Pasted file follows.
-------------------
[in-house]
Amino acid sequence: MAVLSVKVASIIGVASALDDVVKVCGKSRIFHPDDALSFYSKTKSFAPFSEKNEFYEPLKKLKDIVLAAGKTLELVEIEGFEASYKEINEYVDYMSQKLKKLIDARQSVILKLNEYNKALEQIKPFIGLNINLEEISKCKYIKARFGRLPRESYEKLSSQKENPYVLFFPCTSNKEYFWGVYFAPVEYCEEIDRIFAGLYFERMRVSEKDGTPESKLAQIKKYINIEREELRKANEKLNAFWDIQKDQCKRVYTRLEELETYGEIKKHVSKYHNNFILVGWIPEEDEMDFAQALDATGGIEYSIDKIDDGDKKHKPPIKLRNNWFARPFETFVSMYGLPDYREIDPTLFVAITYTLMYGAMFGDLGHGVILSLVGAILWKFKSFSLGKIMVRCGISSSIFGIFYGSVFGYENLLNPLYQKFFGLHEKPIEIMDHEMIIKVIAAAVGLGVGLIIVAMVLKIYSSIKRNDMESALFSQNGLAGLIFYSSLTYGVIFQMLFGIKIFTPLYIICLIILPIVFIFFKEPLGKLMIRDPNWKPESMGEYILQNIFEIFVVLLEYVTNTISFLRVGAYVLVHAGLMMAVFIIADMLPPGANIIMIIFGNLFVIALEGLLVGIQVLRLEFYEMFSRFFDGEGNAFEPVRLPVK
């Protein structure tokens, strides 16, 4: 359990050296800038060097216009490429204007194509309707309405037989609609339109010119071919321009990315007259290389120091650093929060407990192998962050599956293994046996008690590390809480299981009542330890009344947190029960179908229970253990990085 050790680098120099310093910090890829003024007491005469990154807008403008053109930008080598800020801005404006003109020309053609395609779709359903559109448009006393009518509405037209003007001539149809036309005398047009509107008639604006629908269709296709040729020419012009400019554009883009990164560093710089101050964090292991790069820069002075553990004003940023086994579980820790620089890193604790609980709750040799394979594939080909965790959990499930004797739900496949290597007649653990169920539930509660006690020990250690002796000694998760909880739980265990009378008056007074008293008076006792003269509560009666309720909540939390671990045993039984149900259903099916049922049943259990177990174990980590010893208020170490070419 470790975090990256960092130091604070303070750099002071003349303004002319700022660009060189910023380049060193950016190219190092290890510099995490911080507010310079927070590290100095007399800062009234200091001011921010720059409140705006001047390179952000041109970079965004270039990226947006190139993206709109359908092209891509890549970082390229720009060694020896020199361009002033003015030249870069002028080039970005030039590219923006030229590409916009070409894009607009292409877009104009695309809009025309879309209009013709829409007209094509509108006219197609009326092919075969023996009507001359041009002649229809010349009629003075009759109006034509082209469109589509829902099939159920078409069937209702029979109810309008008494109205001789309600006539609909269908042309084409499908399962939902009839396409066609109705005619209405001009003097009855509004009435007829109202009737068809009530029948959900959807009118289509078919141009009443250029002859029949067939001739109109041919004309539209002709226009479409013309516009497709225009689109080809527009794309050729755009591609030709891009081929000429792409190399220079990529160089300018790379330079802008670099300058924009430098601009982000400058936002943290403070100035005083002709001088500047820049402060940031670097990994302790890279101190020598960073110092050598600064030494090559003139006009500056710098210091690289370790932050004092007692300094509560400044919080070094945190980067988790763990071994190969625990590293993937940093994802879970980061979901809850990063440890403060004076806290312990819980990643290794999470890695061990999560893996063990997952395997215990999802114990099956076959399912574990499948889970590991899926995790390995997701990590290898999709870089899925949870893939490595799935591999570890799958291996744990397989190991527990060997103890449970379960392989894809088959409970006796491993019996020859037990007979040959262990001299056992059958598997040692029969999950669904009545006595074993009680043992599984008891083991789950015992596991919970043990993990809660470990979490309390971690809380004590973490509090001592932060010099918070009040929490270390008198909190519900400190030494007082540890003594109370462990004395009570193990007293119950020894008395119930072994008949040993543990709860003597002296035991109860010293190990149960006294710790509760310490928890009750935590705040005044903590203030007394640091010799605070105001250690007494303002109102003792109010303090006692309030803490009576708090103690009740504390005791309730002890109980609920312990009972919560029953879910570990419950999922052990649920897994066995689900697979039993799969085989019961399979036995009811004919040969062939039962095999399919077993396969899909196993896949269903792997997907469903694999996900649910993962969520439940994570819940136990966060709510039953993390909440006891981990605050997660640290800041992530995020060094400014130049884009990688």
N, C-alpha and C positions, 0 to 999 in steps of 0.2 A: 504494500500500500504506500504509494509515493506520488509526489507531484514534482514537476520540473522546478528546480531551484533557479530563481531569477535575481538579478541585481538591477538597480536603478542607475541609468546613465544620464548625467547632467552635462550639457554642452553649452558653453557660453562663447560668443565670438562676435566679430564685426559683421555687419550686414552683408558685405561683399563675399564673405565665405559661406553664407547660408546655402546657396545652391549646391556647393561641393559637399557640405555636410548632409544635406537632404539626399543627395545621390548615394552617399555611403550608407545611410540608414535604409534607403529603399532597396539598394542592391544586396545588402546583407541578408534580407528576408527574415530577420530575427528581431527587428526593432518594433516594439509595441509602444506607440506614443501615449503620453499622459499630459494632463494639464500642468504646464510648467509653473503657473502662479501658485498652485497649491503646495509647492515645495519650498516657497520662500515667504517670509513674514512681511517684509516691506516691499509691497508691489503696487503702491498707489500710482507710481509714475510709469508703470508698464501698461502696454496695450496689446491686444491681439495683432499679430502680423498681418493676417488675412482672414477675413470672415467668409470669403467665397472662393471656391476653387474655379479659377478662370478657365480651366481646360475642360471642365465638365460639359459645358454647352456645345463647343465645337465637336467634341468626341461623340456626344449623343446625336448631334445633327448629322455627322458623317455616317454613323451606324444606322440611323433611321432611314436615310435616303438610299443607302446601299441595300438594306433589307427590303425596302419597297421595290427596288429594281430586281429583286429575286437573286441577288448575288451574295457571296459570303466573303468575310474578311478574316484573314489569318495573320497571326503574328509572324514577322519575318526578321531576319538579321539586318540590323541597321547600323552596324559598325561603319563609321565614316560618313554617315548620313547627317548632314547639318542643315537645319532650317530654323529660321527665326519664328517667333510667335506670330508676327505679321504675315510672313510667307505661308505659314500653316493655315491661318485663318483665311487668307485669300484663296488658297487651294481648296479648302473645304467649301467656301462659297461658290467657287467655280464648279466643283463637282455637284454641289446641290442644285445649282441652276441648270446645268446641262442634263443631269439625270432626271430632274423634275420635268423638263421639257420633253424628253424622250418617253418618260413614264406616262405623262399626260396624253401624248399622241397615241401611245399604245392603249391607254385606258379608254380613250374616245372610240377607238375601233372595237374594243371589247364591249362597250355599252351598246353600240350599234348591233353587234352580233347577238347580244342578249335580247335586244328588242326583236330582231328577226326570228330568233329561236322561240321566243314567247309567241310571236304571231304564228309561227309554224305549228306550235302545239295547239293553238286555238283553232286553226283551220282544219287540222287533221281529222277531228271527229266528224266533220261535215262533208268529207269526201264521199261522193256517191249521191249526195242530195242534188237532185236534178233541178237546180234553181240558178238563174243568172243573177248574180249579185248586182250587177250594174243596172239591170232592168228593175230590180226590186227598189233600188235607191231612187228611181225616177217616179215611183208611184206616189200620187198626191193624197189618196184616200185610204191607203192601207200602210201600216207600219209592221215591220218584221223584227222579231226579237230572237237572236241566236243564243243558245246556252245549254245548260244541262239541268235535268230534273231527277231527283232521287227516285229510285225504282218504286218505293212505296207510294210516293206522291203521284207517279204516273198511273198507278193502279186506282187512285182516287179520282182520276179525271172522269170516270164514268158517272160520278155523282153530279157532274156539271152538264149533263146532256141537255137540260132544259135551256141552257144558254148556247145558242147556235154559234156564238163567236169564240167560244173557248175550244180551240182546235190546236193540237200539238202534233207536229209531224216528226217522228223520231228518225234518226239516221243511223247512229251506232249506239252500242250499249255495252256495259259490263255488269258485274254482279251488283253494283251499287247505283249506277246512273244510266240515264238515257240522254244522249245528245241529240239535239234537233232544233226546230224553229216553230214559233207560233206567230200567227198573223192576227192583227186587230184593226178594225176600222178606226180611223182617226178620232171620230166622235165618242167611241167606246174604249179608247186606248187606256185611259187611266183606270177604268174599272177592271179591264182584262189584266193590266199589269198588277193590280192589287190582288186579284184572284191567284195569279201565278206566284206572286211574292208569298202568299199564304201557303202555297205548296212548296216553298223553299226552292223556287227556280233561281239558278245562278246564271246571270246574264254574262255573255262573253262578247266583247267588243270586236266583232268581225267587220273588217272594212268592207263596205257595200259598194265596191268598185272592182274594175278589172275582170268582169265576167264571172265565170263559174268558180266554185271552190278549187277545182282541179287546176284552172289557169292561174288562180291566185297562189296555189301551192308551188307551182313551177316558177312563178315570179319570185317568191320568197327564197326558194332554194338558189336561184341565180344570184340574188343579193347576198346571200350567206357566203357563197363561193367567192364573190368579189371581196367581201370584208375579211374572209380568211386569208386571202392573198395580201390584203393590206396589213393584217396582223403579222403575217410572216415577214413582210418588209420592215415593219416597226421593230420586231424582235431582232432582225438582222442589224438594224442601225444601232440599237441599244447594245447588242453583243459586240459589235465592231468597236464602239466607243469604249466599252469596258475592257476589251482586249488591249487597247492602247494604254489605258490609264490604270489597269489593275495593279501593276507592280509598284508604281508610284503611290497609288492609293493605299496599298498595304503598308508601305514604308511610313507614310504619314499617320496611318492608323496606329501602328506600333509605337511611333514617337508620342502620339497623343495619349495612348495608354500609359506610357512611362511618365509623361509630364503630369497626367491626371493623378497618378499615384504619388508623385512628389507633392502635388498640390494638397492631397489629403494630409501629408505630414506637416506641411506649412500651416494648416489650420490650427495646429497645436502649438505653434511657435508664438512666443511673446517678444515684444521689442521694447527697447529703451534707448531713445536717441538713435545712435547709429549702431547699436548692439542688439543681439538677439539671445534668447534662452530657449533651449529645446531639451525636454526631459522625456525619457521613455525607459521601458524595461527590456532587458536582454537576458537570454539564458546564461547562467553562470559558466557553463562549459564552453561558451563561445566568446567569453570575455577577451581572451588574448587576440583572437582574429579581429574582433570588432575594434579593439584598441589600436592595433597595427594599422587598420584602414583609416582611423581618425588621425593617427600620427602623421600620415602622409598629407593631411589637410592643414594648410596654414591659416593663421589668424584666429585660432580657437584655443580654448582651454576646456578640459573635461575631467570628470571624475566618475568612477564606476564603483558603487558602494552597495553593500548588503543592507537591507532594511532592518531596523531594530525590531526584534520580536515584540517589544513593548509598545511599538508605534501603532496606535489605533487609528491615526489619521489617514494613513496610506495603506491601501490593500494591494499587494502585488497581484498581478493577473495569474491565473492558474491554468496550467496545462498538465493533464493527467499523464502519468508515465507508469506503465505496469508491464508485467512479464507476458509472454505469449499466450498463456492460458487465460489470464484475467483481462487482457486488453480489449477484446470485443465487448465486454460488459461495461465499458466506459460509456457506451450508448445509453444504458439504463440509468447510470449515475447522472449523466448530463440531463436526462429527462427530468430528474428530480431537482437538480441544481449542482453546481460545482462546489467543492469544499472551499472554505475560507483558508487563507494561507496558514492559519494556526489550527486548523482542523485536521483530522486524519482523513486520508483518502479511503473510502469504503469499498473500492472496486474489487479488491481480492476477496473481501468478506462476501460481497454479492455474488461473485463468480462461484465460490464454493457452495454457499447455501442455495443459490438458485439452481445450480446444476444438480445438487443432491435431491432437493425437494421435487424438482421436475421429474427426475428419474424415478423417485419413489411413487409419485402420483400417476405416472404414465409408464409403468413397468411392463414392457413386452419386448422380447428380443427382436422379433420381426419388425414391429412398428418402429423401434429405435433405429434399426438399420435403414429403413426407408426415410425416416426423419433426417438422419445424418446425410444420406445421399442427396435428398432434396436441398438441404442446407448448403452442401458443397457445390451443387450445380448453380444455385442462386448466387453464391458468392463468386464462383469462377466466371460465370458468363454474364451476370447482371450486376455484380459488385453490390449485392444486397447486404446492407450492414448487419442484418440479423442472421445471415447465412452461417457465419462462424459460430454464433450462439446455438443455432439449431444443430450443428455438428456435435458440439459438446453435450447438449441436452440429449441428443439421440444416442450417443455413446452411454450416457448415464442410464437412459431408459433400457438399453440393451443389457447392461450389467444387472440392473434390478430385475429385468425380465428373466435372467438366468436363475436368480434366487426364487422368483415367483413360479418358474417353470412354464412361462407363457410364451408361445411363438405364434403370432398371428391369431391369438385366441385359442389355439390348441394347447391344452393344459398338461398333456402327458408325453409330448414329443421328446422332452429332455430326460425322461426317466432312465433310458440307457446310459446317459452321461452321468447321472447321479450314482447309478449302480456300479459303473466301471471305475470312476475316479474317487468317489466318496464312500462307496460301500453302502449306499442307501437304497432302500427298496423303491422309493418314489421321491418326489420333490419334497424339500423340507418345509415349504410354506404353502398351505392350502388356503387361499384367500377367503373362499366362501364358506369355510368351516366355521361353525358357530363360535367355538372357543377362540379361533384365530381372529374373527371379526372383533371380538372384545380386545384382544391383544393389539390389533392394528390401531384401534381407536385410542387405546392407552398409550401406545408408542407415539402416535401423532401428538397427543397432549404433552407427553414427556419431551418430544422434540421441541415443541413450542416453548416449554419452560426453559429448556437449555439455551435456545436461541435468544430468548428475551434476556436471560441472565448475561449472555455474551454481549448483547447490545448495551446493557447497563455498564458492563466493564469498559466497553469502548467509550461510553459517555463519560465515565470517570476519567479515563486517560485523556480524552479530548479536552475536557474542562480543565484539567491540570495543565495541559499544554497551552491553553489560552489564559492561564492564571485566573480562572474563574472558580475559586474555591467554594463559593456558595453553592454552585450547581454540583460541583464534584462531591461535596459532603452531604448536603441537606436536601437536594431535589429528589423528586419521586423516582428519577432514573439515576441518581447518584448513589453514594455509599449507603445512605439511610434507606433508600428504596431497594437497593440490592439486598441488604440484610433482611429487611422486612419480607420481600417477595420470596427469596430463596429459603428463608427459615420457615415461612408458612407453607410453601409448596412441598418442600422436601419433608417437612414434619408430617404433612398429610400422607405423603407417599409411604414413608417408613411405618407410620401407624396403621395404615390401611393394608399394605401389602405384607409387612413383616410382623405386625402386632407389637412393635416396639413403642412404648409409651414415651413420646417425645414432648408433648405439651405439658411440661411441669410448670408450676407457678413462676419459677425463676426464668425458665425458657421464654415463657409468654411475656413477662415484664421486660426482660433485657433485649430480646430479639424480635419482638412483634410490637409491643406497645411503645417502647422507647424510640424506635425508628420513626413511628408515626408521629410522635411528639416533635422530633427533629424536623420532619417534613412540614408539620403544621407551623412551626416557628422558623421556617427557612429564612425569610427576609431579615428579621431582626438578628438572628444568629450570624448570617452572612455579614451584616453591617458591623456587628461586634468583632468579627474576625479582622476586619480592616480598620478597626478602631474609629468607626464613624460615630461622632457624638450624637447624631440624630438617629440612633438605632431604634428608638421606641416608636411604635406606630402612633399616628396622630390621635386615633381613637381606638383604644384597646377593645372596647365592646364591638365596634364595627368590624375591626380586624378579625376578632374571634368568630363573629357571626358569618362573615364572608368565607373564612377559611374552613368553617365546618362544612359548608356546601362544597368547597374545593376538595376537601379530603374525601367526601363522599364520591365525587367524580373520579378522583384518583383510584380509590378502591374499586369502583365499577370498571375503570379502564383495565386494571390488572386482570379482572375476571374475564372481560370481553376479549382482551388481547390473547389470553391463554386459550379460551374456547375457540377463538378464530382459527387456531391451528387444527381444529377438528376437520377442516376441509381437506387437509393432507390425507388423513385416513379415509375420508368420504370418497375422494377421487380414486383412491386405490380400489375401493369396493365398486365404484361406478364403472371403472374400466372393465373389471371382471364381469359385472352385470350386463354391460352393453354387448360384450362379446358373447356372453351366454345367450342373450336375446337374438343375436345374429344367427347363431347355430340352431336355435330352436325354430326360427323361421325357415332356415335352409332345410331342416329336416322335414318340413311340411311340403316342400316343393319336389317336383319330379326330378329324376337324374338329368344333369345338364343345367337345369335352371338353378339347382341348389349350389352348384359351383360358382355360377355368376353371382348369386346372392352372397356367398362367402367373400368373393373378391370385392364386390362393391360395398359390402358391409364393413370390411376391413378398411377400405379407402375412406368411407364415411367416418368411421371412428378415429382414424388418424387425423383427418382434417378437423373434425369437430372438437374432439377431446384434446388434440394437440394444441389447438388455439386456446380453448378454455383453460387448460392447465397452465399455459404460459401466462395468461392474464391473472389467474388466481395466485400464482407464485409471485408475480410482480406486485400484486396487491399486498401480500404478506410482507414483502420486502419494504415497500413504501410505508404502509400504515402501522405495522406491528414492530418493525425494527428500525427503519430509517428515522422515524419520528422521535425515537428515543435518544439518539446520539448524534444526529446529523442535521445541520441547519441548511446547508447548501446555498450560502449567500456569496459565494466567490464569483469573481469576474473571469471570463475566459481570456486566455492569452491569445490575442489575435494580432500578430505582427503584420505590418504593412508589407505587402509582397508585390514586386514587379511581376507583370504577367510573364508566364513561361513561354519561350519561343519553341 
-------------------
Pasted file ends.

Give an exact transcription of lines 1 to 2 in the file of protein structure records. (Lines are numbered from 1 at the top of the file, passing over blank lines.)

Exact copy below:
[in-house]
Amino acid sequence: MAVLSVKVASIIGVASALDDVVKVCGKSRIFHPDDALSFYSKTKSFAPFSEKNEFYEPLKKLKDIVLAAGKTLELVEIEGFEASYKEINEYVDYMSQKLKKLIDARQSVILKLNEYNKALEQIKPFIGLNINLEEISKCKYIKARFGRLPRESYEKLSSQKENPYVLFFPCTSNKEYFWGVYFAPVEYCEEIDRIFAGLYFERMRVSEKDGTPESKLAQIKKYINIEREELRKANEKLNAFWDIQKDQCKRVYTRLEELETYGEIKKHVSKYHNNFILVGWIPEEDEMDFAQALDATGGIEYSIDKIDDGDKKHKPPIKLRNNWFARPFETFVSMYGLPDYREIDPTLFVAITYTLMYGAMFGDLGHGVILSLVGAILWKFKSFSLGKIMVRCGISSSIFGIFYGSVFGYENLLNPLYQKFFGLHEKPIEIMDHEMIIKVIAAAVGLGVGLIIVAMVLKIYSSIKRNDMESALFSQNGLAGLIFYSSLTYGVIFQMLFGIKIFTPLYIICLIILPIVFIFFKEPLGKLMIRDPNWKPESMGEYILQNIFEIFVVLLEYVTNTISFLRVGAYVLVHAGLMMAVFIIADMLPPGANIIMIIFGNLFVIALEGLLVGIQVLRLEFYEMFSRFFDGEGNAFEPVRLPVK